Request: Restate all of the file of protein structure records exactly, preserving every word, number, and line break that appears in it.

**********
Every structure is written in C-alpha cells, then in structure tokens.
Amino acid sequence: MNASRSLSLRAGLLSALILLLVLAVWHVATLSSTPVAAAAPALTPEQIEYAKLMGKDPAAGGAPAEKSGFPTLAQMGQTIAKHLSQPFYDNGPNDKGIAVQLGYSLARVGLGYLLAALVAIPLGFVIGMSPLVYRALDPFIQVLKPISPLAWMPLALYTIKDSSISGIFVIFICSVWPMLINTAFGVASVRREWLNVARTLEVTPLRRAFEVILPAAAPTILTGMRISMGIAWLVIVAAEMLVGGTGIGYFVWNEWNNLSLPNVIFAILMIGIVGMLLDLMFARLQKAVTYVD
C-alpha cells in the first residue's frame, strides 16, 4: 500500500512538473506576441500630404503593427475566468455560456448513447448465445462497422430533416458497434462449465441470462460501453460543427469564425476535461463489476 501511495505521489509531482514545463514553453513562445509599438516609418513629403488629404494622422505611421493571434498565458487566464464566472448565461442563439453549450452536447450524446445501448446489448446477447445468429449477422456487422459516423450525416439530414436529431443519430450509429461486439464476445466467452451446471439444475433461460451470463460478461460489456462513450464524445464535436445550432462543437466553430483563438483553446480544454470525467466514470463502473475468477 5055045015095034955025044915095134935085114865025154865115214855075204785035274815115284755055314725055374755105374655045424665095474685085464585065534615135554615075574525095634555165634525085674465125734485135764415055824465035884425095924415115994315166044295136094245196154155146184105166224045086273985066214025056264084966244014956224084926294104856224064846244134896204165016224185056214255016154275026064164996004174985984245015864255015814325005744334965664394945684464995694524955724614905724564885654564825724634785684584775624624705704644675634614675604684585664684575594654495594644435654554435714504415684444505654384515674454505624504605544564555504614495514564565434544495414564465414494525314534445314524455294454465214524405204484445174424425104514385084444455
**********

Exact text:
Every structure is written in C-alpha cells, then in structure tokens.
Amino acid sequence: MNASRSLSLRAGLLSALILLLVLAVWHVATLSSTPVAAAAPALTPEQIEYAKLMGKDPAAGGAPAEKSGFPTLAQMGQTIAKHLSQPFYDNGPNDKGIAVQLGYSLARVGLGYLLAALVAIPLGFVIGMSPLVYRALDPFIQVLKPISPLAWMPLALYTIKDSSISGIFVIFICSVWPMLINTAFGVASVRREWLNVARTLEVTPLRRAFEVILPAAAPTILTGMRISMGIAWLVIVAAEMLVGGTGIGYFVWNEWNNLSLPNVIFAILMIGIVGMLLDLMFARLQKAVTYVD
C-alpha cells in the first residue's frame, strides 16, 4: 500500500512538473506576441500630404503593427475566468455560456448513447448465445462497422430533416458497434462449465441470462460501453460543427469564425476535461463489476 501511495505521489509531482514545463514553453513562445509599438516609418513629403488629404494622422505611421493571434498565458487566464464566472448565461442563439453549450452536447450524446445501448446489448446477447445468429449477422456487422459516423450525416439530414436529431443519430450509429461486439464476445466467452451446471439444475433461460451470463460478461460489456462513450464524445464535436445550432462543437466553430483563438483553446480544454470525467466514470463502473475468477 5055045015095034955025044915095134935085114865025154865115214855075204785035274815115284755055314725055374755105374655045424665095474685085464585065534615135554615075574525095634555165634525085674465125734485135764415055824465035884425095924415115994315166044295136094245196154155146184105166224045086273985066214025056264084966244014956224084926294104856224064846244134896204165016224185056214255016154275026064164996004174985984245015864255015814325005744334965664394945684464995694524955724614905724564885654564825724634785684584775624624705704644675634614675604684585664684575594654495594644435654554435714504415684444505654384515674454505624504605544564555504614495514564565434544495414564465414494525314534445314524455294454465214524405204484445174424425104514385084444455